The hepatitis A vaccine was the placebo for the influenza vaccine in a well publicized STUDY. The study’s designer is quoted as SAYING that he didn’t want to withhold a potentially beneficial treatment from the control subjects. “Hepatitis was not studied, but to keep the investigators from knowing which colonies received flu vaccine, they had to offer placebo shots, and hepatitis shots do some good while sterile water injections do not.“ So, if the placebo is supposed to have no therapeutic effect as the definition that was taken from an ardently pro-vaccine website that criticizes our criticism of their use of placebos, and the study used hepA placebo because “water does no good” … where on earth is the match up with even their definition of science?
Actually, contrary to what Humphries says, this is in fact a valid placebo. Why? Because the hepA vaccine placebo has no effect on influenza. In fact, arguably it’s a better placebo than a saline injection because it has actual aluminum adjuvant and many of the same ingredients found in the influenza vaccine, but the antigenic protein is different. Humphries views the choice of placebos for vaccine trials that contain aluminum, other adjuvants, and/or other ingredients commonly found in vaccines as some sort of conspiracy to hide vaccine reactions in randomized clinical trials, but in reality it’s nothing more than a rational effort to make sure that the placebo is as much like the vaccine as possible. Not that that stops antivaccinationists like Humphries from trying to take issue with the choice of placebo in various vaccine studies. Mark Blaxill did the same thing in a hilariously inept manner last year.
To Humphries, it all comes down to vaccines being somehow against God’s will. To her, vaccines are evidence of not trusting God enough to protect us:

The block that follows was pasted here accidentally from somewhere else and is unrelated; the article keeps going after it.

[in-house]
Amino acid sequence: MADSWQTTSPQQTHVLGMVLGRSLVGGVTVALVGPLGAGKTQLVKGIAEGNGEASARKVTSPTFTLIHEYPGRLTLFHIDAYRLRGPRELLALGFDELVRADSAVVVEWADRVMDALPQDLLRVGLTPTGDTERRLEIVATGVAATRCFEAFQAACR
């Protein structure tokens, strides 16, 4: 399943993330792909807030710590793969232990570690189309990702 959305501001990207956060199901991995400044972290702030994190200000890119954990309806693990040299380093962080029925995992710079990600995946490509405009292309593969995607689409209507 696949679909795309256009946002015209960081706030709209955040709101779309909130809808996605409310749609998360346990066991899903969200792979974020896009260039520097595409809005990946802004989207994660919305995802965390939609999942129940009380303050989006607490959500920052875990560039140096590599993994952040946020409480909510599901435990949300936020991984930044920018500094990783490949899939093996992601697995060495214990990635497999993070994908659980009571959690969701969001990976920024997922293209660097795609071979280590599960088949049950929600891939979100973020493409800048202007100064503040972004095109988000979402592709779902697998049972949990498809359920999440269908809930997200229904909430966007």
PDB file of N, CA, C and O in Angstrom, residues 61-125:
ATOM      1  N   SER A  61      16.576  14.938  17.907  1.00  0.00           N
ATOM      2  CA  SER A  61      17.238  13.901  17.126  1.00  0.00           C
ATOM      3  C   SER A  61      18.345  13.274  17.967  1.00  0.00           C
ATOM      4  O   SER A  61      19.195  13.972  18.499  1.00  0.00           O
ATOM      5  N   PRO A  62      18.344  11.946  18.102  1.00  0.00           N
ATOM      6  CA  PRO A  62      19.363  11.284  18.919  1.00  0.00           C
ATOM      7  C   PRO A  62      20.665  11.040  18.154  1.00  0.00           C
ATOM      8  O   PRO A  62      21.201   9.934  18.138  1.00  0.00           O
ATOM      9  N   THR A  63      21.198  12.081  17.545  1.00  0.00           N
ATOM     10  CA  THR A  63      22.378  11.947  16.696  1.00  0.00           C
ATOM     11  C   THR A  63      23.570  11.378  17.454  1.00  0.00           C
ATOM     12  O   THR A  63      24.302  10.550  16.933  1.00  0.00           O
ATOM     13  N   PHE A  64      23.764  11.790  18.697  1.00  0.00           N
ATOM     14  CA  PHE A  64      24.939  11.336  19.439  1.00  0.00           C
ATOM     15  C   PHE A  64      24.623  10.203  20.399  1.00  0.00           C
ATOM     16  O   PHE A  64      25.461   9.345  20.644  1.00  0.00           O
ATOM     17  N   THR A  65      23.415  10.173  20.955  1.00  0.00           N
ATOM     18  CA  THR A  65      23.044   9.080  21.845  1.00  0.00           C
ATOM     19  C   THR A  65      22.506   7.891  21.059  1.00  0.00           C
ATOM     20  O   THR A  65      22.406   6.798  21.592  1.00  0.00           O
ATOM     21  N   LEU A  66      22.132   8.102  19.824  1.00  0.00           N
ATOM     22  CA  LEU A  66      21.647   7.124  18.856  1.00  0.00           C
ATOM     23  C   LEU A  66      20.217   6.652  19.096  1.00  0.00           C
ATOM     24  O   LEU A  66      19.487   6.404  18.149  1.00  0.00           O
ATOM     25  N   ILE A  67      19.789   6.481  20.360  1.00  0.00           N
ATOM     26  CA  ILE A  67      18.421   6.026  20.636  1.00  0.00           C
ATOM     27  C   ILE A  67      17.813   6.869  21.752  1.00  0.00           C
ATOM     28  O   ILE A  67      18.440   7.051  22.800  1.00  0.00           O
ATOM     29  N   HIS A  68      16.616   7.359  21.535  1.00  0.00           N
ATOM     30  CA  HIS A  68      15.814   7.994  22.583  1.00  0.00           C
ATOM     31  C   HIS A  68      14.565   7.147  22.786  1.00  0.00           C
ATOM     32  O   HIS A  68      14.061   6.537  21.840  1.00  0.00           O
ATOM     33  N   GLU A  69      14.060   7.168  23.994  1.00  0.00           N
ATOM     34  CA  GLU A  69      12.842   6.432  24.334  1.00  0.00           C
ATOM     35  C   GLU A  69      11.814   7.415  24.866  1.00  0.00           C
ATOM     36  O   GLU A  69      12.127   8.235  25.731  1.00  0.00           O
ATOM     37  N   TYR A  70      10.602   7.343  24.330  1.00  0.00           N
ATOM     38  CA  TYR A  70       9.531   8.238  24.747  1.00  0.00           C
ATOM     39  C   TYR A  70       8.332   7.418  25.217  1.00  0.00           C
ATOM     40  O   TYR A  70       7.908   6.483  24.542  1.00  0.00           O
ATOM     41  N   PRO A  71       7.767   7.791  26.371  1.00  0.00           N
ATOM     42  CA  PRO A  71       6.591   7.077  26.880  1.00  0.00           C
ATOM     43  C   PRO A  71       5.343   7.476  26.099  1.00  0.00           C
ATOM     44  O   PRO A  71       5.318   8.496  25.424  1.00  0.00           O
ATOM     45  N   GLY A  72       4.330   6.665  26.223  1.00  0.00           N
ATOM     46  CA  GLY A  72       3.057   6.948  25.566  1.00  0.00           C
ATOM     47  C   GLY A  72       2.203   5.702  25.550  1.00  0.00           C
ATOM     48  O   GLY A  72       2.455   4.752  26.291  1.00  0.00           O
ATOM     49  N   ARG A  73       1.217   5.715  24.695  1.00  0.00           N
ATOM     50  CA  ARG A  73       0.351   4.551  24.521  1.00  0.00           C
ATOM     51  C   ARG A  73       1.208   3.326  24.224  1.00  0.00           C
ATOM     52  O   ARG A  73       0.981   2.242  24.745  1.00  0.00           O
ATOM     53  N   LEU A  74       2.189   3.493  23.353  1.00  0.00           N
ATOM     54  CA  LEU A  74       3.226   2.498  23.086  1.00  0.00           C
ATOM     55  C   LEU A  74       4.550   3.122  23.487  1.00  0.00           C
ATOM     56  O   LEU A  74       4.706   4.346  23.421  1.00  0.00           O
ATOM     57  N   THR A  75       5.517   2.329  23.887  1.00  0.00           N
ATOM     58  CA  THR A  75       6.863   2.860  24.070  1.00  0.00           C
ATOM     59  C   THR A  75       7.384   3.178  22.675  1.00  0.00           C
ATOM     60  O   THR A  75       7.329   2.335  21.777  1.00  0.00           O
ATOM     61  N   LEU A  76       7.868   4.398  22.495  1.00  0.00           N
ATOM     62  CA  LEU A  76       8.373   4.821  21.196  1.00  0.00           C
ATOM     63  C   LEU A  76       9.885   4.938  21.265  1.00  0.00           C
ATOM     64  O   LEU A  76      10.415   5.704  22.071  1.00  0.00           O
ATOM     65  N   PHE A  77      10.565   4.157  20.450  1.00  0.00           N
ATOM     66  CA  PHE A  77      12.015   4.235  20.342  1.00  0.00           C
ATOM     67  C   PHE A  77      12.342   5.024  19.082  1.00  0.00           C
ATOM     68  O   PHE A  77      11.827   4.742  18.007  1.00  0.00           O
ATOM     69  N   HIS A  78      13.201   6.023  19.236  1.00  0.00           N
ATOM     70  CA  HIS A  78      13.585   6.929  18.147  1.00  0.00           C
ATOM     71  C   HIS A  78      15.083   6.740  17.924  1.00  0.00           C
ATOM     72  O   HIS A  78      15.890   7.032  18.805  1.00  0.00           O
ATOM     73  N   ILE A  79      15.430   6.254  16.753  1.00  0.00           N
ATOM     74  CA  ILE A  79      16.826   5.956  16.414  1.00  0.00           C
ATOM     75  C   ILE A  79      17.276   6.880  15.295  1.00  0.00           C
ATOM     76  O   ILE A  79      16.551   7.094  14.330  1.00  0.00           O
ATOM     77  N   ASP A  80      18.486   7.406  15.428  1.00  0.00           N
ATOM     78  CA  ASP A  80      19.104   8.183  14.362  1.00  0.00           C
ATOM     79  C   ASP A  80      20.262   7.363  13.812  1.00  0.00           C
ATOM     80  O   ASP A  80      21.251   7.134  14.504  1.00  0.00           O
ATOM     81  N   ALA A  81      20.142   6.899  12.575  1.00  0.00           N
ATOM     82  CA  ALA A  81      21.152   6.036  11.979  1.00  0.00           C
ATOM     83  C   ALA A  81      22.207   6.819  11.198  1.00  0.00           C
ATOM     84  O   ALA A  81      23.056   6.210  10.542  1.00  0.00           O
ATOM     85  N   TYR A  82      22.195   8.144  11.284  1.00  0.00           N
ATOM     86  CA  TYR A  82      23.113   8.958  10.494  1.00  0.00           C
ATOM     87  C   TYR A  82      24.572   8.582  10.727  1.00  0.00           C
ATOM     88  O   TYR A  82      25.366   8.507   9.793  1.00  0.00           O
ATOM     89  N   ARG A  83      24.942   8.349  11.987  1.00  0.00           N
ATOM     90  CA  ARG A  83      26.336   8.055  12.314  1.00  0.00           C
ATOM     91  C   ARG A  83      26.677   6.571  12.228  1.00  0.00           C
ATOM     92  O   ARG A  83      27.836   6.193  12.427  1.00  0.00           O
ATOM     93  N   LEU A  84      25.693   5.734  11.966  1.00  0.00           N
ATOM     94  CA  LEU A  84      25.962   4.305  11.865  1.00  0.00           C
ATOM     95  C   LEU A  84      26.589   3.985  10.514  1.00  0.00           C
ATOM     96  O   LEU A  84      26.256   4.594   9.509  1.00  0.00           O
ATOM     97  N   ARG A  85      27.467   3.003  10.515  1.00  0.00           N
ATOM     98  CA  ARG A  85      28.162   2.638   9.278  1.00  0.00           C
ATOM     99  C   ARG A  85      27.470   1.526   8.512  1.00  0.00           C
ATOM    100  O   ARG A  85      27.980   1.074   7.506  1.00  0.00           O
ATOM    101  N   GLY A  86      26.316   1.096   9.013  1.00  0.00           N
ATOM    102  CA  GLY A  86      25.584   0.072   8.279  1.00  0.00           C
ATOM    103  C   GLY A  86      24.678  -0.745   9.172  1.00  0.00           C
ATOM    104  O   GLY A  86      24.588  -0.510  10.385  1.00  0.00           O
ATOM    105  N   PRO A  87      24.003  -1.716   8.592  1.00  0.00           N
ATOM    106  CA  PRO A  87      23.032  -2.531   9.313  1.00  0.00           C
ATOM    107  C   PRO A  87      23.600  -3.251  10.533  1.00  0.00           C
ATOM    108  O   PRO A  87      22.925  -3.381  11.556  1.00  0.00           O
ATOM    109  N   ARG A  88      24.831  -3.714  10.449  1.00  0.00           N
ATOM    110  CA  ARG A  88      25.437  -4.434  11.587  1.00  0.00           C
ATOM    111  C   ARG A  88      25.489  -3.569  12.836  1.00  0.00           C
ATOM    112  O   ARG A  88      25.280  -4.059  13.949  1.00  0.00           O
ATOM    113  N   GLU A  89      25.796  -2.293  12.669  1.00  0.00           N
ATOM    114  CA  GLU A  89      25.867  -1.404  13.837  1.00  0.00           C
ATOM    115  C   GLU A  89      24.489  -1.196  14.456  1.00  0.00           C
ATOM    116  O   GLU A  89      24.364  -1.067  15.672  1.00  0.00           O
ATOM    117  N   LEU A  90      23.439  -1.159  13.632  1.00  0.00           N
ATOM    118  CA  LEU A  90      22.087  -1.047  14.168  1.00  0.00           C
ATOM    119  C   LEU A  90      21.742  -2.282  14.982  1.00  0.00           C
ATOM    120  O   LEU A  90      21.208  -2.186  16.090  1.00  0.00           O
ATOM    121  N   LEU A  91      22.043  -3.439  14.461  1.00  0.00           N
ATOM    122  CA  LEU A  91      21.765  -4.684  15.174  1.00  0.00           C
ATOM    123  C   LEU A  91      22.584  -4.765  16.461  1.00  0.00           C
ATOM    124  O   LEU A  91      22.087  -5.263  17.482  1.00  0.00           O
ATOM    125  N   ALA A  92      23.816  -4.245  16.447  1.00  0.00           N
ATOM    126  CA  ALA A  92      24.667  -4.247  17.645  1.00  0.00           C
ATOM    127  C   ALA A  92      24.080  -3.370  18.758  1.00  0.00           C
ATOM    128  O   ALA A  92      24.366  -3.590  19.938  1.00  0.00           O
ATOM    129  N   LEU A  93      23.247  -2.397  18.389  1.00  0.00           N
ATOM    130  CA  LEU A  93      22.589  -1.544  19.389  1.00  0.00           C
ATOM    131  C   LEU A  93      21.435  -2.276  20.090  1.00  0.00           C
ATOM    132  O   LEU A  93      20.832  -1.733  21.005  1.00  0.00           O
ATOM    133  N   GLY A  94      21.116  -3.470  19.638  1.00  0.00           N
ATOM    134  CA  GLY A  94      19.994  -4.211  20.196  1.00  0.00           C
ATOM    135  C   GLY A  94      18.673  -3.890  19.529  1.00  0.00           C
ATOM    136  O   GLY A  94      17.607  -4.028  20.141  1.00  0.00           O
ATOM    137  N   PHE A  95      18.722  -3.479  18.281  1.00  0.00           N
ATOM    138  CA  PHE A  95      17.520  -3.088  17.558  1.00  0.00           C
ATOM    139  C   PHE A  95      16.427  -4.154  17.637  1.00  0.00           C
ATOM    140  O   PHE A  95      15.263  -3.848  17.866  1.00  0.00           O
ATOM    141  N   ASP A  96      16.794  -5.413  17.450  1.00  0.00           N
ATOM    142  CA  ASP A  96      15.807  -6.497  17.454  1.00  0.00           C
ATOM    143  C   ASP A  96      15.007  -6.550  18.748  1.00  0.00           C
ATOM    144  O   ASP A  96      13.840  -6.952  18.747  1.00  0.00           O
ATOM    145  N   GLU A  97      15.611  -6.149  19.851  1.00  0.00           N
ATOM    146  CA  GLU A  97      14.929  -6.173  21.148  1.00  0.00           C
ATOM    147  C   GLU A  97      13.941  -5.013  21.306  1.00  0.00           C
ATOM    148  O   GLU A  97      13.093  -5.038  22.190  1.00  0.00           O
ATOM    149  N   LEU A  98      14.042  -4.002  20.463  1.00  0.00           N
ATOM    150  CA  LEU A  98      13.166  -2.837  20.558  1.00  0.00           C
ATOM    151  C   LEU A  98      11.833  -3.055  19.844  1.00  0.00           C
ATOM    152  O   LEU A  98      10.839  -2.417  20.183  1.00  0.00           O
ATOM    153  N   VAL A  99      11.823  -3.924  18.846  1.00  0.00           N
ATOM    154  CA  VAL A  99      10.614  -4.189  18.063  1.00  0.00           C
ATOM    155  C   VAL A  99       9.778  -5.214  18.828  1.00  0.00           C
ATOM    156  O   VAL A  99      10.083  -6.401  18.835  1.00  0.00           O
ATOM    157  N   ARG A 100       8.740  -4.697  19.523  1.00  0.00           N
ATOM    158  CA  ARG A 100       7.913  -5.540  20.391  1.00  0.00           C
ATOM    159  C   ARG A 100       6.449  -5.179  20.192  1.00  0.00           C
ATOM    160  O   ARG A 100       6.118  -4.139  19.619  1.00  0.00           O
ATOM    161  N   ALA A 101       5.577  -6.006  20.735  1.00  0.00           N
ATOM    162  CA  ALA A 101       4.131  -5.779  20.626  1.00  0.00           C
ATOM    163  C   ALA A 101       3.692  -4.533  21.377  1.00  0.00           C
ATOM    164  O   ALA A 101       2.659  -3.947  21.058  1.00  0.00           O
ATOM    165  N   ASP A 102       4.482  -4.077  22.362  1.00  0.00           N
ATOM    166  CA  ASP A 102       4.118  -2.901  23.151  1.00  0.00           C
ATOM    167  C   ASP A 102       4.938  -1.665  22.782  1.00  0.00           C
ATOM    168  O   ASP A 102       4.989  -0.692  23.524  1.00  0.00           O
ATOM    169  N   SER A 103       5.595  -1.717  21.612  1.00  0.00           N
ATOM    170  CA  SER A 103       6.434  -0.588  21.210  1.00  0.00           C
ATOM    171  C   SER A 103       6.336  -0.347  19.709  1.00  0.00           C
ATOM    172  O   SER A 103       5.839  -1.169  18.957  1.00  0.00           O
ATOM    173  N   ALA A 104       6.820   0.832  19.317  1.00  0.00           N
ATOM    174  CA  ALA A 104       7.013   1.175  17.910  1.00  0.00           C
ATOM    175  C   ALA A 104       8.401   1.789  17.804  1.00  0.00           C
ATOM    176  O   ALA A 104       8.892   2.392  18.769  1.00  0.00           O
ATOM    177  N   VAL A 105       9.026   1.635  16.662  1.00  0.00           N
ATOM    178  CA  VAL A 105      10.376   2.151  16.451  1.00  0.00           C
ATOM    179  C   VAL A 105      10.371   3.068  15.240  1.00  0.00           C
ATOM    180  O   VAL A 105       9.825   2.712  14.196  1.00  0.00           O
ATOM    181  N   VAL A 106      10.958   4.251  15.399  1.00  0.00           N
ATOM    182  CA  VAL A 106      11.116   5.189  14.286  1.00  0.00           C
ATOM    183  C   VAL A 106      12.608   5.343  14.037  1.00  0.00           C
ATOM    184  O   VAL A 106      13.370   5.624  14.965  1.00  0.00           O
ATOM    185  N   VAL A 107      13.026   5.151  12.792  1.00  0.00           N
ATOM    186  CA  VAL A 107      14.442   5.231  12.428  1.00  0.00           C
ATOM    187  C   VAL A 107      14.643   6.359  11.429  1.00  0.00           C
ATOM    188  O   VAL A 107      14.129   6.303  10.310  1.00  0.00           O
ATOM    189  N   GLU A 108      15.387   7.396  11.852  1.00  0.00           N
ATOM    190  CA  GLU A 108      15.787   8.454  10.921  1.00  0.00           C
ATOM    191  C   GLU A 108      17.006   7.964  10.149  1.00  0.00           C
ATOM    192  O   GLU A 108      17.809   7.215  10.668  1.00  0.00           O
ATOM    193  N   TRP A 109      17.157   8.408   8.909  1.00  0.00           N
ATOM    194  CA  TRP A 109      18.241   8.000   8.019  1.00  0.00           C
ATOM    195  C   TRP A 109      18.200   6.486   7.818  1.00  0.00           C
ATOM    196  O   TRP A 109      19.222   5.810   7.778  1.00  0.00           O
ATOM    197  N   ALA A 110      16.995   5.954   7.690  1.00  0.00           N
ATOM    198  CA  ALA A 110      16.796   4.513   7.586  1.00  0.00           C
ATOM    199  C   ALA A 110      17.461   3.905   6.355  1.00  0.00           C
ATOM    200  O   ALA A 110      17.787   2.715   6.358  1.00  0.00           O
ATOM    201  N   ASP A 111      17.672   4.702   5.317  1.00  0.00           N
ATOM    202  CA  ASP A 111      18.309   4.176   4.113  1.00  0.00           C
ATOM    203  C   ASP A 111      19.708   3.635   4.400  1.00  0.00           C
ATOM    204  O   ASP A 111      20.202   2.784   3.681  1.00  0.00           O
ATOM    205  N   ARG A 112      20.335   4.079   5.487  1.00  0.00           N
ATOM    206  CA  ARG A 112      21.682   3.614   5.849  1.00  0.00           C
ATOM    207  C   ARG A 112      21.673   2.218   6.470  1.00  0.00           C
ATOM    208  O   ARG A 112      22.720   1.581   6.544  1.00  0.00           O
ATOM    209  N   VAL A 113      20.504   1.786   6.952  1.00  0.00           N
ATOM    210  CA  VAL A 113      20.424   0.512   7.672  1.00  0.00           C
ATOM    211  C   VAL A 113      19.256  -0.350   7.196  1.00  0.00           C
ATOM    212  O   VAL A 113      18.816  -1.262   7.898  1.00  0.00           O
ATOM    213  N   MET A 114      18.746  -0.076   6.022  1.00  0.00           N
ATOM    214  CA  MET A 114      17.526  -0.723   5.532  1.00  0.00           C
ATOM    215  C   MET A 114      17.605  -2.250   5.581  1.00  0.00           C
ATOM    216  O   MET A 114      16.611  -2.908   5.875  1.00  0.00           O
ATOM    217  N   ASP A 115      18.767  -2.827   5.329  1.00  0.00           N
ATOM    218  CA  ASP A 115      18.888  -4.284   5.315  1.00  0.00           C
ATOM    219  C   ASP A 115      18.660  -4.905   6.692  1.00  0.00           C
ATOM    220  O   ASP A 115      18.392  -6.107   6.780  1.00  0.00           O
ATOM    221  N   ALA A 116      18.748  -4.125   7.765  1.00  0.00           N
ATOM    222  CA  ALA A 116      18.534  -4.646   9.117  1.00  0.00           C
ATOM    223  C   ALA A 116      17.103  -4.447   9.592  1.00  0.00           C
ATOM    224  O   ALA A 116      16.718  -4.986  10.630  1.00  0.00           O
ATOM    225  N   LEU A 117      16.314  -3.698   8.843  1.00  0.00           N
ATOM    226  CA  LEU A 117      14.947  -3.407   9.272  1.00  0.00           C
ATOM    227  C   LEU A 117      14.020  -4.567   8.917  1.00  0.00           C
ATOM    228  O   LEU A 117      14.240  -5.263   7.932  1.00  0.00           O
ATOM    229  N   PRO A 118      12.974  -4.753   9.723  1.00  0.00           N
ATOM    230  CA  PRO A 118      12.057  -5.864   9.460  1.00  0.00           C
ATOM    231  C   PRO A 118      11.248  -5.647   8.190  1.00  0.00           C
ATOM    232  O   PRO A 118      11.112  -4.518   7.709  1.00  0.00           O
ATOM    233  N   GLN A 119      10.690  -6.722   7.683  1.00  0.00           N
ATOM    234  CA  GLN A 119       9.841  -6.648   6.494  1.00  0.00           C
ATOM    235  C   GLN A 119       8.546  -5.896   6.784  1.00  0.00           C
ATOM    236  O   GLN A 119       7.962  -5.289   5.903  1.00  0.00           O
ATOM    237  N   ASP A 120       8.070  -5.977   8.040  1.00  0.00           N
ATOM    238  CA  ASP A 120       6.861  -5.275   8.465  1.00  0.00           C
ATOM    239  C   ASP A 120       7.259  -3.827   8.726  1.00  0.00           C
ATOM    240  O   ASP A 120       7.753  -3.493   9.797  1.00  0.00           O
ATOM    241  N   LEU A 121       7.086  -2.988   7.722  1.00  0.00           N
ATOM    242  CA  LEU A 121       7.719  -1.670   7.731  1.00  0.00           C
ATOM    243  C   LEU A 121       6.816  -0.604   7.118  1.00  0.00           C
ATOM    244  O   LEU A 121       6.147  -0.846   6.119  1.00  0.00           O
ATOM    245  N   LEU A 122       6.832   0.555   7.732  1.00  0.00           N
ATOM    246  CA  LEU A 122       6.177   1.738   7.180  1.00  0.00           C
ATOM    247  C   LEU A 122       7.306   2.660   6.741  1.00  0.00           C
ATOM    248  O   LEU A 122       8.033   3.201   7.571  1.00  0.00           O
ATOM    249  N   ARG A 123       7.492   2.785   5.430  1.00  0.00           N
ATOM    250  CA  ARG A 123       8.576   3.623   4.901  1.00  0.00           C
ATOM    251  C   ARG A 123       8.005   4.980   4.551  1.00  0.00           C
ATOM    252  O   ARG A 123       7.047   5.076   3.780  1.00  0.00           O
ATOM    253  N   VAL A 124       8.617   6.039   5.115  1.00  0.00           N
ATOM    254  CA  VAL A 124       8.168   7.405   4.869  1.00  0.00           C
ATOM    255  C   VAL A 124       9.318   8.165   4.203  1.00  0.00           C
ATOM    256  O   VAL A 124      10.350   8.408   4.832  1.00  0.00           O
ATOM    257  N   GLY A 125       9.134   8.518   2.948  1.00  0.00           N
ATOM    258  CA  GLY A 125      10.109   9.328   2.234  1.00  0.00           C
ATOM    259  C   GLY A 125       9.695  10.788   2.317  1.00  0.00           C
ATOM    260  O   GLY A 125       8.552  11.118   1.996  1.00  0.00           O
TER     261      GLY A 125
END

Many of us who once bowed at the altar of “eminence-based” medicine, have learned the hard way, and had to re-boot our belief system. We have learned through experience and researching the latest core scientific understanding of the immune system, that the human body can and does do the job God intended. By going back to the scriptures and understanding the principles from the “manufacturer’s manual,” we have a new found awe and respect for God’s design. We are learning that we can trust God’s design to maintain its health, providing we follow God’s principles to support and maintain what he manufactured, which is what it means to have a relationship with God, and to believe in God’s word.
Because that worked so well before vaccines, didn’t it? God didn’t vanquish smallpox. Vaccines did. God hasn’t vanquished polio. Vaccines are in the process of doing so, if only religious objections and paranoid conspiracy fears among some Muslims in at-risk areas don’t prevent it. (They’ve already slowed down progress.) God did not bring measles under control. Vaccines did. In fact, for whatever reason, God was more than happy to allow untold deaths from infectious disease among children, such that graveyards from pre-20th century times (and even into the early part of the 20th century) are littered with the gravestones of children cut down by what are now vaccine-preventable diseases. Most religious people realize that, and vaccinate their children as recommended. There’s a saying that used to be popular when I was still going to Catholic high school back in the late 1970s: God helps those who help themselves. You don’t have to be an atheist or agnostic to reject the sort of pure idiocy that Humphries is advocating (although it does make it incredibly easy to do). All you have to do is to believe that God gave humans the intellect to invent things like vaccines.
In the end, I think Dr. Offit totally nailed it. Religious objections to vaccines are precious few and mainly on the fringe. Even the Jehovah’s Witnesses don’t object to vaccines anymore and haven’t since 1952. (If only they would change their mind on blood transfusions as well.) In reality, they are more excuses used to justify fear of vaccines that are not grounded in science.